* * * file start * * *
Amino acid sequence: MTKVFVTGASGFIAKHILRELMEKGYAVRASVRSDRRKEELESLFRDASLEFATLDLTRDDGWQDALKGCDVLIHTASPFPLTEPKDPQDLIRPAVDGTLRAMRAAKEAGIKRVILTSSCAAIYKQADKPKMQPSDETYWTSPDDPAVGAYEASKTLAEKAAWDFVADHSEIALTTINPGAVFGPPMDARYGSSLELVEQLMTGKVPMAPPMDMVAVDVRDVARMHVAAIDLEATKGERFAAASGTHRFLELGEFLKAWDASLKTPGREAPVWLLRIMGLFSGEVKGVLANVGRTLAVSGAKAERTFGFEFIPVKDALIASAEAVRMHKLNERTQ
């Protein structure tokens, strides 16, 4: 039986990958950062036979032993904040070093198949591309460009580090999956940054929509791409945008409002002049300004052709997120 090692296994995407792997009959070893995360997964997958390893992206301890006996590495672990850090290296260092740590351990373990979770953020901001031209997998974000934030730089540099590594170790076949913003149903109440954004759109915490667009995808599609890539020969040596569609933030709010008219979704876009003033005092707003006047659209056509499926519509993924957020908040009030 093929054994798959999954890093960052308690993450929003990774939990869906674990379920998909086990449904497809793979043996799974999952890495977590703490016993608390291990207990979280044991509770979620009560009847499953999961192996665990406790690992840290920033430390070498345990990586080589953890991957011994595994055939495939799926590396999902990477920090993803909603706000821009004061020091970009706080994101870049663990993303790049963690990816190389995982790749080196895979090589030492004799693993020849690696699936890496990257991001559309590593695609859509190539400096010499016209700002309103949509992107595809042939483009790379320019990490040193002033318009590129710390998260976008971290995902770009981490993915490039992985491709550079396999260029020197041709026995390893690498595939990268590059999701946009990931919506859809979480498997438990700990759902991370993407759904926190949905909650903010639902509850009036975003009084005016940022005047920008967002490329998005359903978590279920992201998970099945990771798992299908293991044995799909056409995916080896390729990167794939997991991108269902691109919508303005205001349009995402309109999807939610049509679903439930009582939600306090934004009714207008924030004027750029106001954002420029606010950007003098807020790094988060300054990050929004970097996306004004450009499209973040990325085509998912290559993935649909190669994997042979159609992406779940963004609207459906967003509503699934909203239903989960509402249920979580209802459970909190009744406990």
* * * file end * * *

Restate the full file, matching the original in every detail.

Amino acid sequence: MTKVFVTGASGFIAKHILRELMEKGYAVRASVRSDRRKEELESLFRDASLEFATLDLTRDDGWQDALKGCDVLIHTASPFPLTEPKDPQDLIRPAVDGTLRAMRAAKEAGIKRVILTSSCAAIYKQADKPKMQPSDETYWTSPDDPAVGAYEASKTLAEKAAWDFVADHSEIALTTINPGAVFGPPMDARYGSSLELVEQLMTGKVPMAPPMDMVAVDVRDVARMHVAAIDLEATKGERFAAASGTHRFLELGEFLKAWDASLKTPGREAPVWLLRIMGLFSGEVKGVLANVGRTLAVSGAKAERTFGFEFIPVKDALIASAEAVRMHKLNERTQ
């Protein structure tokens, strides 16, 4: 039986990958950062036979032993904040070093198949591309460009580090999956940054929509791409945008409002002049300004052709997120 090692296994995407792997009959070893995360997964997958390893992206301890006996590495672990850090290296260092740590351990373990979770953020901001031209997998974000934030730089540099590594170790076949913003149903109440954004759109915490667009995808599609890539020969040596569609933030709010008219979704876009003033005092707003006047659209056509499926519509993924957020908040009030 093929054994798959999954890093960052308690993450929003990774939990869906674990379920998909086990449904497809793979043996799974999952890495977590703490016993608390291990207990979280044991509770979620009560009847499953999961192996665990406790690992840290920033430390070498345990990586080589953890991957011994595994055939495939799926590396999902990477920090993803909603706000821009004061020091970009706080994101870049663990993303790049963690990816190389995982790749080196895979090589030492004799693993020849690696699936890496990257991001559309590593695609859509190539400096010499016209700002309103949509992107595809042939483009790379320019990490040193002033318009590129710390998260976008971290995902770009981490993915490039992985491709550079396999260029020197041709026995390893690498595939990268590059999701946009990931919506859809979480498997438990700990759902991370993407759904926190949905909650903010639902509850009036975003009084005016940022005047920008967002490329998005359903978590279920992201998970099945990771798992299908293991044995799909056409995916080896390729990167794939997991991108269902691109919508303005205001349009995402309109999807939610049509679903439930009582939600306090934004009714207008924030004027750029106001954002420029606010950007003098807020790094988060300054990050929004970097996306004004450009499209973040990325085509998912290559993935649909190669994997042979159609992406779940963004609207459906967003509503699934909203239903989960509402249920979580209802459970909190009744406990």